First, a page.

Western Religious Traditions
WARREN S. BROWN
A fundamental and often referred to distinction in descriptions of the world's major religions is between “Eastern”and “Western. ”But what is the nature of this difference, particularly with respect to developing and understanding the relationship between psychoneuroimmunology (PNI) and religion?
The terms Eastern and Western religions do not really correspond to the Eastern and Western Hemispheres of the earth but rather to the religious traditions born in the Near East, North Africa, and Europe (Western) versus those born in countries of the Far East (Eastern). However, this difference is not wholly geographic. The terms Eastern and Western also refer to a fundamental difference in an individual's view of life, of God, and of his or her relationship to both.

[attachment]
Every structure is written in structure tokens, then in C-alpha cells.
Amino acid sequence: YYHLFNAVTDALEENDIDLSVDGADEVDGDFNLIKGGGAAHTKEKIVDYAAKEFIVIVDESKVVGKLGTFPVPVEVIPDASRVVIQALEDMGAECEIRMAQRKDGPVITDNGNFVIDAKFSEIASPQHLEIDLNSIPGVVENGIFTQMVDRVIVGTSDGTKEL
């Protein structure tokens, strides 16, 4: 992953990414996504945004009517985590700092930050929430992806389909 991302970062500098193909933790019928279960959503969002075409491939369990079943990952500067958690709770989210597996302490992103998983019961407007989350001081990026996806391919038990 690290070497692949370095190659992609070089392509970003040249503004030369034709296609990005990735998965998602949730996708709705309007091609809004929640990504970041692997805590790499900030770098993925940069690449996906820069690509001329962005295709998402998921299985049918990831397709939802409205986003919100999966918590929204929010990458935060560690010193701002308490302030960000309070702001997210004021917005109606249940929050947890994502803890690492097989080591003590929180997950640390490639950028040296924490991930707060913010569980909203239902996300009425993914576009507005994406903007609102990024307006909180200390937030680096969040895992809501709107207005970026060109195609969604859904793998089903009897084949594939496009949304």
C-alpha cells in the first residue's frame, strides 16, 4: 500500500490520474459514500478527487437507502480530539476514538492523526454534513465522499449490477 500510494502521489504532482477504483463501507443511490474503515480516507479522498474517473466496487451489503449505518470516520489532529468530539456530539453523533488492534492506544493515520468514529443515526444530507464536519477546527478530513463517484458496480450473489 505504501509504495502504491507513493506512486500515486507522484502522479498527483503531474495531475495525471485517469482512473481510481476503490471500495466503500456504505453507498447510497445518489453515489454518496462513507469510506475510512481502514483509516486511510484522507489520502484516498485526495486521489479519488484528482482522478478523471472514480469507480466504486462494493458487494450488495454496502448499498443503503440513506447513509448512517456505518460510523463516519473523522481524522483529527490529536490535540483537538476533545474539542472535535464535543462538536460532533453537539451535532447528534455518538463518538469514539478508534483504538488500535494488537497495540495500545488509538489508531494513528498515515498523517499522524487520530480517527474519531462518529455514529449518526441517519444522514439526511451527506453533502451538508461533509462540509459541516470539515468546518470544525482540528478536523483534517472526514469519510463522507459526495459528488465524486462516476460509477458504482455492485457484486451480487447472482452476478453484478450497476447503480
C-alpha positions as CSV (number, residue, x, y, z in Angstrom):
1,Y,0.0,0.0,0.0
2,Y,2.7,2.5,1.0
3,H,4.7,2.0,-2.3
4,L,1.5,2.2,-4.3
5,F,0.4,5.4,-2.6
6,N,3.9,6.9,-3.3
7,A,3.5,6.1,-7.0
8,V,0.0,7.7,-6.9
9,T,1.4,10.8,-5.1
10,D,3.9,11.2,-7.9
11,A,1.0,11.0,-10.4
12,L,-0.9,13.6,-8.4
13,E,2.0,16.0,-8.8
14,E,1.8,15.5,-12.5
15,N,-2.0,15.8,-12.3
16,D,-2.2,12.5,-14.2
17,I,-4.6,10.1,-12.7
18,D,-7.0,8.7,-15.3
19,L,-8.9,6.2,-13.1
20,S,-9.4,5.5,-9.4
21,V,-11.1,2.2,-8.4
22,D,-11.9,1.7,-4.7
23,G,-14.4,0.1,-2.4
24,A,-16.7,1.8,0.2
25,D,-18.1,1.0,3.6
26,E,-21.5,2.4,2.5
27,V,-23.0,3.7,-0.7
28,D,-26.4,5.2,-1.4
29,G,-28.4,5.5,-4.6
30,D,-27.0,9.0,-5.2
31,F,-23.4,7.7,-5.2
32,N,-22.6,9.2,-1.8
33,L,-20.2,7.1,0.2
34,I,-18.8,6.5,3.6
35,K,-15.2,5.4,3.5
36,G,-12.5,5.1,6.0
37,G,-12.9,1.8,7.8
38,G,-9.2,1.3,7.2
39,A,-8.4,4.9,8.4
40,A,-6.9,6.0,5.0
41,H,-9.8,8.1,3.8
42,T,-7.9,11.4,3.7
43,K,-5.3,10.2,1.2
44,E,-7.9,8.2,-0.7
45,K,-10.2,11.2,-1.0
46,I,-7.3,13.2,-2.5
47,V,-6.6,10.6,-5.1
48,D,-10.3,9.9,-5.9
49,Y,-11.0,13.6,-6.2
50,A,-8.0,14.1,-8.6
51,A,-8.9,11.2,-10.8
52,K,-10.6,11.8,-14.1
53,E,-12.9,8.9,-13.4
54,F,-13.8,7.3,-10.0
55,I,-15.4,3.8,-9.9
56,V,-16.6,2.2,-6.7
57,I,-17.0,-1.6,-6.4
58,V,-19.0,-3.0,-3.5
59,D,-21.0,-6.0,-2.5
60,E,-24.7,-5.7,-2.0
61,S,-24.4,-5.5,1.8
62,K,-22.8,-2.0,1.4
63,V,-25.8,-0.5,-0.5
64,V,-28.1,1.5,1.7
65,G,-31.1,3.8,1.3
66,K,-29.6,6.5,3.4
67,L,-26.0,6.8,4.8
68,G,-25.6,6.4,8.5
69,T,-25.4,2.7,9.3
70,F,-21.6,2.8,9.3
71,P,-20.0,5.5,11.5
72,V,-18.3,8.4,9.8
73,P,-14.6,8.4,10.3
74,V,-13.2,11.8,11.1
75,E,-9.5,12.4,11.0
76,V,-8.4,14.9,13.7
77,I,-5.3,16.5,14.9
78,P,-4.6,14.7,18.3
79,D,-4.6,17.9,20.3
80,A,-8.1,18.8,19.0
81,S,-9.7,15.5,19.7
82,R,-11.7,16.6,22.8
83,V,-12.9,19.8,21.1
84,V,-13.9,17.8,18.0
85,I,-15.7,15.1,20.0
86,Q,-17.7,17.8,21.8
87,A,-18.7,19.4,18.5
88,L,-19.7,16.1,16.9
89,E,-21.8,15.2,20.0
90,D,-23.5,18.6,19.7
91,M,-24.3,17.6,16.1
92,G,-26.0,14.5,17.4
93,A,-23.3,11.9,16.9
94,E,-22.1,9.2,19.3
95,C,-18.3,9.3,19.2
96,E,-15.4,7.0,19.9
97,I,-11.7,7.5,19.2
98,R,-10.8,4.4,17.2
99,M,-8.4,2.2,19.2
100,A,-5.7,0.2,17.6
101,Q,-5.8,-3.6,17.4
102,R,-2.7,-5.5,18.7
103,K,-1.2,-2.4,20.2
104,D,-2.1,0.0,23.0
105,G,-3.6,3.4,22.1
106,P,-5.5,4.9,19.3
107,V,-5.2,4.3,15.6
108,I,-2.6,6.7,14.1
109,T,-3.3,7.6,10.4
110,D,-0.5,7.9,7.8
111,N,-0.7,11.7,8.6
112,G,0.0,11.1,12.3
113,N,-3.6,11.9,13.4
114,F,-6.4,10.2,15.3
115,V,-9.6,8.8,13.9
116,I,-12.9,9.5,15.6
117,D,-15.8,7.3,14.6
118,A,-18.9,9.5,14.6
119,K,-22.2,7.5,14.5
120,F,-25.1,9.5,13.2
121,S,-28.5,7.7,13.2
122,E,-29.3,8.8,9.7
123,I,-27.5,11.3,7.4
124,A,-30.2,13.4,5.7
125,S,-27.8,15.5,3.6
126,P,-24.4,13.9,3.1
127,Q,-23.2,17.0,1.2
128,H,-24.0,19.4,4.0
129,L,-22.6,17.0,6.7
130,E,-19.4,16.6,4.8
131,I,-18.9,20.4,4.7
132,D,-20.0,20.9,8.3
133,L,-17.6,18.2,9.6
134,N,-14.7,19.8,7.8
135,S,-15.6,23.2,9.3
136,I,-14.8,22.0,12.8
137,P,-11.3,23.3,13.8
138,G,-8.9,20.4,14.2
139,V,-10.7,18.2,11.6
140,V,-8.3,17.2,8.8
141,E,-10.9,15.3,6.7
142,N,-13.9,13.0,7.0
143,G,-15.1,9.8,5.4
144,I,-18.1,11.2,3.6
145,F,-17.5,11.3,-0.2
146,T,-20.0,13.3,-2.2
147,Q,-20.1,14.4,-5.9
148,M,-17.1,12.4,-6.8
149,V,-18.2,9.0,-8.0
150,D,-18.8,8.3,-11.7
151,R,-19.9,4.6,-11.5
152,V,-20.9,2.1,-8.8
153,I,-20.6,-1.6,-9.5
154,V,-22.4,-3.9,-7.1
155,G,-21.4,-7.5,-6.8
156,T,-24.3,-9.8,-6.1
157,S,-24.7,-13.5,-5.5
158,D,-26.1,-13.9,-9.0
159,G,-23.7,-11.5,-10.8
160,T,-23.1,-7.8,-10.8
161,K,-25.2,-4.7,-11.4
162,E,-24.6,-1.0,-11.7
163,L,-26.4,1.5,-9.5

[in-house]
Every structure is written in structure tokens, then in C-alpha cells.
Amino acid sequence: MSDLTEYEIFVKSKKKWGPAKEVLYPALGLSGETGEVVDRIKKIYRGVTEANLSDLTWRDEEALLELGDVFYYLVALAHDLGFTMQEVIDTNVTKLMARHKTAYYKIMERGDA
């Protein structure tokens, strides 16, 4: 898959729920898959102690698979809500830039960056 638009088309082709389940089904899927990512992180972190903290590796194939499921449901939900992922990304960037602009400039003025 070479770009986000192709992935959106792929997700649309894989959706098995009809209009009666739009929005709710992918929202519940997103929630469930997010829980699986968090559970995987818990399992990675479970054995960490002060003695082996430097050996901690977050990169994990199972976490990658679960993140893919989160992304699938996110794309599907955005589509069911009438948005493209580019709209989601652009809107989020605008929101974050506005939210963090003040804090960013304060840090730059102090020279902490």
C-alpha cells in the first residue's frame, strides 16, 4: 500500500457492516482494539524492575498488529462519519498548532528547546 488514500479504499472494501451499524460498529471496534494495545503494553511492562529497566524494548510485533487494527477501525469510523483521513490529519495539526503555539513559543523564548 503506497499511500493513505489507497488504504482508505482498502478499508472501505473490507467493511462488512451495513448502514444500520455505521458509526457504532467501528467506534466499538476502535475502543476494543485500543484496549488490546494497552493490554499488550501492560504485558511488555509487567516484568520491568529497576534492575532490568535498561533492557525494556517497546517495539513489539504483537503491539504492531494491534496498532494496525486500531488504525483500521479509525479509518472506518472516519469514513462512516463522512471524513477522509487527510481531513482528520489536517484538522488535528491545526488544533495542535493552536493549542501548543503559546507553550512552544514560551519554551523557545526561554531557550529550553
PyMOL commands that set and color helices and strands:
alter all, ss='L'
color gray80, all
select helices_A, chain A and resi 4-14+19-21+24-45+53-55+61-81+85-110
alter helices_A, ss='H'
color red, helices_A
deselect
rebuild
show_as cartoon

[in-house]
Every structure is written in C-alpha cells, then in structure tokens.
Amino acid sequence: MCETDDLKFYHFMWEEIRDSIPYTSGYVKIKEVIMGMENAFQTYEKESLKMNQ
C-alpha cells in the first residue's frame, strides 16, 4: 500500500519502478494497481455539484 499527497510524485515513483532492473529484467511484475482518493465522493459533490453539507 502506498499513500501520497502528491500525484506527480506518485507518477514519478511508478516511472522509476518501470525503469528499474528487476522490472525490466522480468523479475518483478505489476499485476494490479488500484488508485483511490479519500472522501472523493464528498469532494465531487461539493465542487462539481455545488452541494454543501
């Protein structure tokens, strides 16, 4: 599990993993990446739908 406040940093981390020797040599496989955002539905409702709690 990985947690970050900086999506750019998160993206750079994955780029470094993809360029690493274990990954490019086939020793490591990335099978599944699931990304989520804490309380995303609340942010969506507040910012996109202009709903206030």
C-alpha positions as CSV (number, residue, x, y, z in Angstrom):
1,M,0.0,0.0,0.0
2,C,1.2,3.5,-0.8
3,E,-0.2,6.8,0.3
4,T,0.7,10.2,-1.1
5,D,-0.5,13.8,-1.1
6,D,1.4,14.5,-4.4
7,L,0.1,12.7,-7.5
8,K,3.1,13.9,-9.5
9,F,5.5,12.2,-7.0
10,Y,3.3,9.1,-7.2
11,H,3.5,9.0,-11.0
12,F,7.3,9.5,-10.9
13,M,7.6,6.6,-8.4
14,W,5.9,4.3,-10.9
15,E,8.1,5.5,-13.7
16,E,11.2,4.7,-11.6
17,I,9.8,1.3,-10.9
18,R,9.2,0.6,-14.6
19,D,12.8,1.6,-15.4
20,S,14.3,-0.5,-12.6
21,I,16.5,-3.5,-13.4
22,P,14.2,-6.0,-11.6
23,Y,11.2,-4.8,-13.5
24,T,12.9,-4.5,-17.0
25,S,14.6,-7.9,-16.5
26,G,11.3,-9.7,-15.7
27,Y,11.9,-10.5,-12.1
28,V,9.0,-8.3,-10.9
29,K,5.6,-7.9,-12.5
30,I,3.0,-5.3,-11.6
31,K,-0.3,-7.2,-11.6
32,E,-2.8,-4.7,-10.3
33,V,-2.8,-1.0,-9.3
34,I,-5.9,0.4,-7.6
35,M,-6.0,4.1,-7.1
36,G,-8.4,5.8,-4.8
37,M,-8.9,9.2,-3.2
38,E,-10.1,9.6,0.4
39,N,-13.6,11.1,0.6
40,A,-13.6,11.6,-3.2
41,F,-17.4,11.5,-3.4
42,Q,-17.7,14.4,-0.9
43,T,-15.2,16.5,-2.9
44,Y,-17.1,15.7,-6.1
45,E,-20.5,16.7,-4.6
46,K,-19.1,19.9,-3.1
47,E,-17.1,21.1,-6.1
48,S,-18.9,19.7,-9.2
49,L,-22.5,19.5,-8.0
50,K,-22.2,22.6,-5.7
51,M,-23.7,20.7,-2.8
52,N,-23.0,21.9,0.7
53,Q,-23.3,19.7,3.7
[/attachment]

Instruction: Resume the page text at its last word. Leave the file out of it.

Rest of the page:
Hinduism and Buddhism (Eastern religions) both arose in India, although Buddhism moved out of India and is practiced chiefly in Southeast Asia (see chapter 12). Hindus and Buddhists believe that there is no real meaning to human existence and that the life of the individual is not important (Haskins, 1991). Hindus' greatest fear, therefore, is that life may continue on in an endless cycle of births and rebirths on earth. Their greatest hope is that they will find a way to escape this eternal earthly life and unite with a universal spirit that is above meaninglessness and meaning and is therefore impersonal.
By contrast, the Western religions—Judaism, Christianity, and Islam— have a common origin and therefore share fundamental beliefs regarding